Spargel mit Meerrettigsosse (Asparagus with Horseradish Sauce)

Arrange 2 pounds cold cooked asparagus, well drained, on a serving plate with 2 strips of pimiento laid across it to simulate the red tapes with which asparagus is usually tied into bunches. Surround the asparagus with 1 cup diced aspic and garnish it with parsley. Serve it with horseradish mayonnaise.

Horseradish Mayonnaise

Fold 1/2 cup whipped cream into 1 cup mayonnaise and add the grated rind of 1/2 lemon and salt to taste. Just before serving, stir in 1/4 cup freshly grated horseradish.

Spargel Vorspeise (Asparagus Salad)

Chill 18 cooked asparagus spears, and cut them into 1/2-inch lengths. Use only the tender green part of the asparagus and add more stalks if less than 5 inches of the asparagus are usable. Combine the asparagus with 1 cup diced ham, 1/2 cup cold cooked rice, and 1 cup diced fresh pineapple. Add salt and pepper to taste and bind the salad with 3/4 cup thick mayonnaise to which 1 teaspoon lemon juice, the grated rind of 1/2 lemon, and 1 teaspoon brandy have been added. Mound the salad on a bed of Boston lettuce and sprinkle it with 3 tablespoons slivered orange rind and 1/4 cup chopped parsley.

Spargolsalat Esterhazy (Asparagus and Shrimp Salad)

Cut 2 pounds tender asparagus, cooked and well chilled, into 1-inch pieces, discarding the white ends. Cook 18 shrimps, peeled and deveined, for 4 minutes in salted water. Combine the asparagus and shrimps, sprinkle them with 1/3 cup tarragon vinegar, and marinate them for 15 minutes. Just before serving, add 3 tomatoes, peeled, seeded, and diced, and pour over the salad 1/4 cup tart French dressing. Turn the salad with a wooden spoon to distribute the dressing, and mound it on lettuce leaves in a shallow bowl. Sprinkle it with 1 hard-cooked egg, riced, and 1/4 cup parsley.

Fold 1/2 cup salted whipped cream into 1/2 cup mayonnaise made with lemon juice instead of vinegar. Add 1 tablespoon each of dill pickle and chives, both chopped, 1 teaspoon chopped capers, and salt, pepper, and brandy to taste. Pass the sauce separately in a sauceboat.

Gratinierte Spargelsuppe (Asparagus and Turtle Soup)

Cook 1 pound tender asparagus, cleaned and chopped, in 2 cups salted water and 1 cup beef stock until it is soft, about 20 minutes. Strain the stock and set it aside. Force the asparagus through a sieve, discarding any tough pieces. Make a roax of 2 tablespoons each of butter and flour stirred together over low heat. When it is yellow and transparent, add 1/2 cup of the strained asparagus stock and cook the mixture for 5 minutes, stirring constantly. Add the remaining stock and let the soup simmer for 15 minutes. Stir the asparagus puree into the soup and add salt and pepper to taste. Heat 3 cups turtle soup to boiling and add it to the asparagus soup, with the turtle meat cut into small dice. Add 1/2 to 1 cup warm Sherry to taste, and divide the soup among 6 ovenproof soup cups. Add 2 heaping tablespoons salted whipped cream to each cup and dust the cream with 1 tablespoon freshly grated Parmesan per cup. Put the soup cups on a baking sheet and heat the soup under the broiler for 1 minute, or long enough to brown the layer of cheese and cream.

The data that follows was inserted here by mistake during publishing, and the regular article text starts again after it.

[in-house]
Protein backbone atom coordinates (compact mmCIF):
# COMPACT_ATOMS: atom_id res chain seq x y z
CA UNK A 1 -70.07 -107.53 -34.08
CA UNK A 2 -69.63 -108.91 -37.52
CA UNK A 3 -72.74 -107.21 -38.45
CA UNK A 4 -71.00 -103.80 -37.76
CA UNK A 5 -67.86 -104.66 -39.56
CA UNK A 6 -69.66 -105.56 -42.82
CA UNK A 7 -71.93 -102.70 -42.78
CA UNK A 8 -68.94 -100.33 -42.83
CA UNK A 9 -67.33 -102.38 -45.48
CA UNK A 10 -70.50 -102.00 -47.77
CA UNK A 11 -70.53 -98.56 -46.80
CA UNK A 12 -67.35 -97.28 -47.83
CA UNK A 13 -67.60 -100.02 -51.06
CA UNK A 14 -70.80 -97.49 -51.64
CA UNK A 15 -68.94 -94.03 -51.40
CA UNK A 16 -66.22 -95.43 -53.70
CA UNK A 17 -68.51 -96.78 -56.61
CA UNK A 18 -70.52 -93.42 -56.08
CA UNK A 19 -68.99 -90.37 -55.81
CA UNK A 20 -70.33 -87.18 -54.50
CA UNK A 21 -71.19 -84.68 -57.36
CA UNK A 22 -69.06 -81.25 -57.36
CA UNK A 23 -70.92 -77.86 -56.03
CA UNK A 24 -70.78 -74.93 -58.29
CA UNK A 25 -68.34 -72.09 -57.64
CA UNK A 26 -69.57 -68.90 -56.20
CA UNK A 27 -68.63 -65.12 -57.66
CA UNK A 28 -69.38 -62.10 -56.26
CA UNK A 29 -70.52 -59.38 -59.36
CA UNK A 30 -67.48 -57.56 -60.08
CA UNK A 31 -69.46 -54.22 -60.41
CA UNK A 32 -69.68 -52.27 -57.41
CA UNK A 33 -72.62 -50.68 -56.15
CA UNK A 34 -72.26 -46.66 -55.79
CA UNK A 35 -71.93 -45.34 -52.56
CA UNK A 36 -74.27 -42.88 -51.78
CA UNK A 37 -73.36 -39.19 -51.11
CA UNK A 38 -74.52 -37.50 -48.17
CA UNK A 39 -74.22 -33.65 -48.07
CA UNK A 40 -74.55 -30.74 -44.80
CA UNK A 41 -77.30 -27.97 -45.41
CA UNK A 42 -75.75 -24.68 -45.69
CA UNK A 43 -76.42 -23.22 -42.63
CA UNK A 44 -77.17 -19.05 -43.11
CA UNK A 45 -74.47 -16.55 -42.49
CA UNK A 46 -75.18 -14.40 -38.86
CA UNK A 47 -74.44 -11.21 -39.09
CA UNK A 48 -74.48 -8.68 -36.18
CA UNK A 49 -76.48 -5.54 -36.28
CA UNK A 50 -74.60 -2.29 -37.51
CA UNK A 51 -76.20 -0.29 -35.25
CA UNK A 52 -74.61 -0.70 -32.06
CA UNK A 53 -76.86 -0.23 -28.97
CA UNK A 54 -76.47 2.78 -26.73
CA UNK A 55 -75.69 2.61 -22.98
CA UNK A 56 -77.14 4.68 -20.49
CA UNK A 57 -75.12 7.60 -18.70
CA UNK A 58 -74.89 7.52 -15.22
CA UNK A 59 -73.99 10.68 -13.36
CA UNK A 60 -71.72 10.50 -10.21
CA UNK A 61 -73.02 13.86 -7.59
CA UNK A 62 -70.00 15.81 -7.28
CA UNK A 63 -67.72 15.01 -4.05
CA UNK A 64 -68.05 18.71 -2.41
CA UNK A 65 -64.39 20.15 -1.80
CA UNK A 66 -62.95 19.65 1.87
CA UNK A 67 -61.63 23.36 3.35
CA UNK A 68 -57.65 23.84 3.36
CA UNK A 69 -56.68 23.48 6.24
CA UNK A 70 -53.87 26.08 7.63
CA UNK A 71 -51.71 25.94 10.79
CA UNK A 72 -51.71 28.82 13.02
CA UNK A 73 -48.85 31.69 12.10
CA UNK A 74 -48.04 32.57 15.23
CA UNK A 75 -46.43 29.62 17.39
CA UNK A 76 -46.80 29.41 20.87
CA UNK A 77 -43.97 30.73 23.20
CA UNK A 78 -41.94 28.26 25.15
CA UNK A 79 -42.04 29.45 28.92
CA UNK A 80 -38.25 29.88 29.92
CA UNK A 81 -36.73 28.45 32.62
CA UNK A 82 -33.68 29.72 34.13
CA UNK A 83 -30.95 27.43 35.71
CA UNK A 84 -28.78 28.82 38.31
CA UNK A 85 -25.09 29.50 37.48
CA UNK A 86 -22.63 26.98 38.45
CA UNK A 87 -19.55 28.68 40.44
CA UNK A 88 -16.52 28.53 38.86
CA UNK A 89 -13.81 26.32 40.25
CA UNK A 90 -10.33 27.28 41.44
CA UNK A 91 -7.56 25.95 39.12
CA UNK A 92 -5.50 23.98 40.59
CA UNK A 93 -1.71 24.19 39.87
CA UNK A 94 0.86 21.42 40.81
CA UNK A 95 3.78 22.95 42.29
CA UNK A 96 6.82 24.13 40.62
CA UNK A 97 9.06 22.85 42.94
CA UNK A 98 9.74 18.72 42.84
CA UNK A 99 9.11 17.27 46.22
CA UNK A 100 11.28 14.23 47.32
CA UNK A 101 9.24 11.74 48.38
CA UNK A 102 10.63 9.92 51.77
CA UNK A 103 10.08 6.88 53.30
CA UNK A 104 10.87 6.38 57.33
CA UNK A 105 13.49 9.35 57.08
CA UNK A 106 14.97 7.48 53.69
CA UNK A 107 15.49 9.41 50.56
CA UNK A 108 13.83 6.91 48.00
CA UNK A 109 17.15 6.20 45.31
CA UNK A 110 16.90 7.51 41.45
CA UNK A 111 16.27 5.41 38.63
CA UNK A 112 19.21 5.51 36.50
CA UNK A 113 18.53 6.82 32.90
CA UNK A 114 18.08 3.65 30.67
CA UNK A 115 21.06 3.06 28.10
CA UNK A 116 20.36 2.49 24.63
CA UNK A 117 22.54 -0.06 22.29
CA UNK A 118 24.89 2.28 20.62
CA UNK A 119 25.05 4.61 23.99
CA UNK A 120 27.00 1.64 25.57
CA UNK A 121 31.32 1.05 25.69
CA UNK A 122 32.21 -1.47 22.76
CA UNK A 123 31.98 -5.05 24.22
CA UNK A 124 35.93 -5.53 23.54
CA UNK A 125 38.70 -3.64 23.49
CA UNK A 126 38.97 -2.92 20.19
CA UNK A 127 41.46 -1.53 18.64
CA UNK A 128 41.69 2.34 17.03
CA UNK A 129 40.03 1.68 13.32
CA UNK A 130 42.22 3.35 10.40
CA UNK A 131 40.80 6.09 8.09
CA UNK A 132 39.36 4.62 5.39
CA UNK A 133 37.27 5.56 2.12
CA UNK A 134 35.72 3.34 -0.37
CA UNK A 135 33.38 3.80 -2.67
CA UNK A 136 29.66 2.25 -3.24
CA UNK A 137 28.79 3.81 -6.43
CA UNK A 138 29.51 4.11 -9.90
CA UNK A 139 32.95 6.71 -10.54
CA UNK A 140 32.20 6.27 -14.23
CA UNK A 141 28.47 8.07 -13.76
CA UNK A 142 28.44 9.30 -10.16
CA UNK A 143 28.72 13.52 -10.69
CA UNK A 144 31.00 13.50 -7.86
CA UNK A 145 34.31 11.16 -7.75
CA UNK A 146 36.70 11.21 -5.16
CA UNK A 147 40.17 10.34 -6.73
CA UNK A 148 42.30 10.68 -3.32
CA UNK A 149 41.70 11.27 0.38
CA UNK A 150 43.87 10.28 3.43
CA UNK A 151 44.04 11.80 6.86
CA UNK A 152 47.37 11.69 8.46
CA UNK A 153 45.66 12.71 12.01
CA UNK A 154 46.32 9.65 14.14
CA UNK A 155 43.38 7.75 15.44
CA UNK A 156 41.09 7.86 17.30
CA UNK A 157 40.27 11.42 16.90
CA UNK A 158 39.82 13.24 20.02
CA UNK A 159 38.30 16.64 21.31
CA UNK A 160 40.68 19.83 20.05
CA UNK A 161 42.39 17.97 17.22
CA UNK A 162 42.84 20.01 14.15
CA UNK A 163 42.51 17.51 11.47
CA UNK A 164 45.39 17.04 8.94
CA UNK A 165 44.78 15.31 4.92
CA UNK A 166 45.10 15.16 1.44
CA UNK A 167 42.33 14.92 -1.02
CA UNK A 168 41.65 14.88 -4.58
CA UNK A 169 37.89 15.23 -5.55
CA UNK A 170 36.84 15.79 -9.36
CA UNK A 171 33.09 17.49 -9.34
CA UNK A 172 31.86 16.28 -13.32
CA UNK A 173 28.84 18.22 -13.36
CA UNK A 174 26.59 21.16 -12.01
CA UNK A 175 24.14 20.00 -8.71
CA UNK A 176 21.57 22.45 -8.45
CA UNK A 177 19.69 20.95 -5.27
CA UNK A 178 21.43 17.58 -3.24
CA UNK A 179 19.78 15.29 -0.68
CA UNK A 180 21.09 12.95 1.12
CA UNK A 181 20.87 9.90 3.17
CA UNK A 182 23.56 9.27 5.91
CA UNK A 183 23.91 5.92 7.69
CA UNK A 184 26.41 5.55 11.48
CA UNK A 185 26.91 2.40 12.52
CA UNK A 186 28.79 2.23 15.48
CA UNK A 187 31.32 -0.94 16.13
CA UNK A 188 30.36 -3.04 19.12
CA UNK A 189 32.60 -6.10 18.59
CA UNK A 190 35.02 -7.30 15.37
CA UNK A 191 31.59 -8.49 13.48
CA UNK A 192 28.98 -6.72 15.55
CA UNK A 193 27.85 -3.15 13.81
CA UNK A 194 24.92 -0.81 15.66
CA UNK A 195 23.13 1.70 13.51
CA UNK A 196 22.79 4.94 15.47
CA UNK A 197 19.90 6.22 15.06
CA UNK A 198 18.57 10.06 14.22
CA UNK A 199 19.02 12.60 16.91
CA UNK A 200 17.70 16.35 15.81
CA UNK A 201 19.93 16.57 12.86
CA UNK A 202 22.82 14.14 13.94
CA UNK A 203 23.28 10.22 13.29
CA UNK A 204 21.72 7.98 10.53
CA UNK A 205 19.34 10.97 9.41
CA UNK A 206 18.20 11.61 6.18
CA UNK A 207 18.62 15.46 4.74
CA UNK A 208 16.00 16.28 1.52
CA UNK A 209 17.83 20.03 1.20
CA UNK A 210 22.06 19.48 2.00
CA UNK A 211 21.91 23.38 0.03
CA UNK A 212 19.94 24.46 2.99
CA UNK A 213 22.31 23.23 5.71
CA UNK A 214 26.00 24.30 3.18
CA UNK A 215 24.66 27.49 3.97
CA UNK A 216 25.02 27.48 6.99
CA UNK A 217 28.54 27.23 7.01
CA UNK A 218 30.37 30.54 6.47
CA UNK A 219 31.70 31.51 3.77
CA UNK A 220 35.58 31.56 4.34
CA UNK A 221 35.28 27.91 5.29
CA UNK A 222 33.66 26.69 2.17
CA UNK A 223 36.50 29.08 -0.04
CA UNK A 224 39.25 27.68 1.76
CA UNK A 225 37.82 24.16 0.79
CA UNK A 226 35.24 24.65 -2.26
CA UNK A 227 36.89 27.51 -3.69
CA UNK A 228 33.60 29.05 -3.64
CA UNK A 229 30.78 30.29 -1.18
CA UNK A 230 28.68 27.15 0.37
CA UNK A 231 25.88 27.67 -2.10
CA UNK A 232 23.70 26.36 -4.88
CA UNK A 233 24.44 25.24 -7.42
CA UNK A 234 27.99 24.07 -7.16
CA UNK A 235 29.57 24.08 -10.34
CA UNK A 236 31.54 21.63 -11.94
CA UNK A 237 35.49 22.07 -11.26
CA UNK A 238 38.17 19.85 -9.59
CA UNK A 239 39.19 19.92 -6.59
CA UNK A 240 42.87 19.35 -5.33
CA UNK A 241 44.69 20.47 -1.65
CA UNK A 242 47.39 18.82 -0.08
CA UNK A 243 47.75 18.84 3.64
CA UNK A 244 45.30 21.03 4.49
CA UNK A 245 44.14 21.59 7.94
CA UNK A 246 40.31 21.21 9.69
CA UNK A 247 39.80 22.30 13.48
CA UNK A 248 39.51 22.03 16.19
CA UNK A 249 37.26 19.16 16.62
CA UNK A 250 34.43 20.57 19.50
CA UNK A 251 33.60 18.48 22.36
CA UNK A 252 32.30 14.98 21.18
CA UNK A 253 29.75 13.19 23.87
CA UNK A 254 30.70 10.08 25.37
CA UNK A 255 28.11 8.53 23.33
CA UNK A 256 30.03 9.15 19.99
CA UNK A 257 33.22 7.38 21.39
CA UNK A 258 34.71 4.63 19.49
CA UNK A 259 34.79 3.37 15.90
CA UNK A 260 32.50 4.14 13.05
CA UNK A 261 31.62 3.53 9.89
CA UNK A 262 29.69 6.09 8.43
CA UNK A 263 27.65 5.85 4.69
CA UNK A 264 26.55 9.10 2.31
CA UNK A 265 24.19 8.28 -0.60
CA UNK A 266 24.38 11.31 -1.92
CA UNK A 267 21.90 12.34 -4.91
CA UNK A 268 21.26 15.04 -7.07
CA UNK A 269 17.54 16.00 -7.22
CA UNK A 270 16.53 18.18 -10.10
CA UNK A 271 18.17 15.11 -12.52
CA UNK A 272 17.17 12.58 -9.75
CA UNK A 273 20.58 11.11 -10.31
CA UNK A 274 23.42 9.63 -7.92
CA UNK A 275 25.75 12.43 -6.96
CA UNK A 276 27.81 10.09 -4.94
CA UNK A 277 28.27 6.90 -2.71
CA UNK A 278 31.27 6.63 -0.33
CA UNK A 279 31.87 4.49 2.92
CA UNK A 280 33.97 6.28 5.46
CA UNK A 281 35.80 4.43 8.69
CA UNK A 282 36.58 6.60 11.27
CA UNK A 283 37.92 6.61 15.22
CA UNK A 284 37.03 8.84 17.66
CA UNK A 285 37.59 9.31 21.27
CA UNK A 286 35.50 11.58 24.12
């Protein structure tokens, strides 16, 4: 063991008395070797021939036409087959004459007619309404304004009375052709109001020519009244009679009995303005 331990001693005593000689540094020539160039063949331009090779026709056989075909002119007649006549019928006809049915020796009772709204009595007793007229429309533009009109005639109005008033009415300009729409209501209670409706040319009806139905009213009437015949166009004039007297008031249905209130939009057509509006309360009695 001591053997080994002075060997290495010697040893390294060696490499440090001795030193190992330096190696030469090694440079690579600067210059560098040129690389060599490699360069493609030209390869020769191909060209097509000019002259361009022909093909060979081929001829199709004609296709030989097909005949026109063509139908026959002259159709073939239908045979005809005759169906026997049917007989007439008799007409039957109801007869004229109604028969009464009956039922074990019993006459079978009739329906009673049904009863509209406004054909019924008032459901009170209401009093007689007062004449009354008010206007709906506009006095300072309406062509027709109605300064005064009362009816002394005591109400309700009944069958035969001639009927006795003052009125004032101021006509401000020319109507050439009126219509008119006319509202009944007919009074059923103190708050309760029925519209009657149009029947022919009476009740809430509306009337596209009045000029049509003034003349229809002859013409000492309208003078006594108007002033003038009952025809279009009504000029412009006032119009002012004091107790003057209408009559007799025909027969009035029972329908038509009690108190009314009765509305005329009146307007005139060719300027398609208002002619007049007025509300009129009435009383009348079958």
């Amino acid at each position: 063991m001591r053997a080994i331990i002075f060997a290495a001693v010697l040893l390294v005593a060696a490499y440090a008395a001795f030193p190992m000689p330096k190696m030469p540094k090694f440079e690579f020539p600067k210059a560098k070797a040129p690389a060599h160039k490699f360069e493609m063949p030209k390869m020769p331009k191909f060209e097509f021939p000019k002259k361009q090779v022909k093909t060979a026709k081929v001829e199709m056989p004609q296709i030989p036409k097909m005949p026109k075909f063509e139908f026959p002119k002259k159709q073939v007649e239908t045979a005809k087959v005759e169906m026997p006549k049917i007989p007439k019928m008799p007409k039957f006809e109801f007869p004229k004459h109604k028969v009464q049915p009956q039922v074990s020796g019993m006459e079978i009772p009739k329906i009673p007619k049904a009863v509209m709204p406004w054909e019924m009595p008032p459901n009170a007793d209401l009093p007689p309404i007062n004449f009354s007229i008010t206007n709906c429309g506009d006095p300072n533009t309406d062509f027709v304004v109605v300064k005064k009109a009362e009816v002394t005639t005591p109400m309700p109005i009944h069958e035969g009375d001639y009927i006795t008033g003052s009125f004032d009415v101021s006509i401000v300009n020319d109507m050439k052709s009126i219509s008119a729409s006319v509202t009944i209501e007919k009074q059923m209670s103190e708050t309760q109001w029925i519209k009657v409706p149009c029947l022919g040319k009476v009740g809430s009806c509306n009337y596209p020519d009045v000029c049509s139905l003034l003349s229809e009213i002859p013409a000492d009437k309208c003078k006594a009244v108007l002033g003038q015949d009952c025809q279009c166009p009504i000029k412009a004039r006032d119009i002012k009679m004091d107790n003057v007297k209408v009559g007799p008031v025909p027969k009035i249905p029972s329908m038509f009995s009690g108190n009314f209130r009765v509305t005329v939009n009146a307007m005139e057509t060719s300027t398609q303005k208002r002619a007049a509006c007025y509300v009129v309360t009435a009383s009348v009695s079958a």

Gebackener Spargel (Deep-Fried Asparagus with Hollandaise Sauce)

Wash and trim thick green asparagus spears and cut them 4 inches long. Tie the spears together and set them upright in a deep saucepan in 1 inch of boiling water. Cover the saucepan and steam the asparagus for 10 minutes. Take it from the water, dry it well, and let it cool to lukewarm. Roll the spears in flour, dip them in 2 eggs beaten with 1/2 teaspoon salt, and roll them in 1 cup dry bread crumbs mixed with 2 tablespoons grated Parmesan.

Lower the breaded spears carefully into deep hot fat (360 F.) and fry them until they are uniformly brown. Fry only 6 or 8 at a time, drain on absorbent paper, and keep the cooked spears hot in a slow oven (300 F.).

Make a thick hollandaise sauce. Divide 2/3 cup butter into 5 parts. In the top of a double boiler over hot but not boiling water, put 2 egg yolks and 1 pan of the butter. Stir the mixture rapidly and constantly until the butter is melted. Add the second piece of butter. As the mixture thickens and the butter melts, add the third part and stir constantly from the bottom of the pan until the butter is incorporated.

Remove the saucepan from the heat and beat the sauce for at least 2 minutes longer. Add the juice and grated rind of 1/2 lemon and a pinch each of white pepper and salt. Replace the saucepan over hot but not boiling water and beat the sauce for 2 minutes longer. Add 1/4 cup each of parsley and ham, both finely chopped. Serve at once, with the hot fried asparagus spears.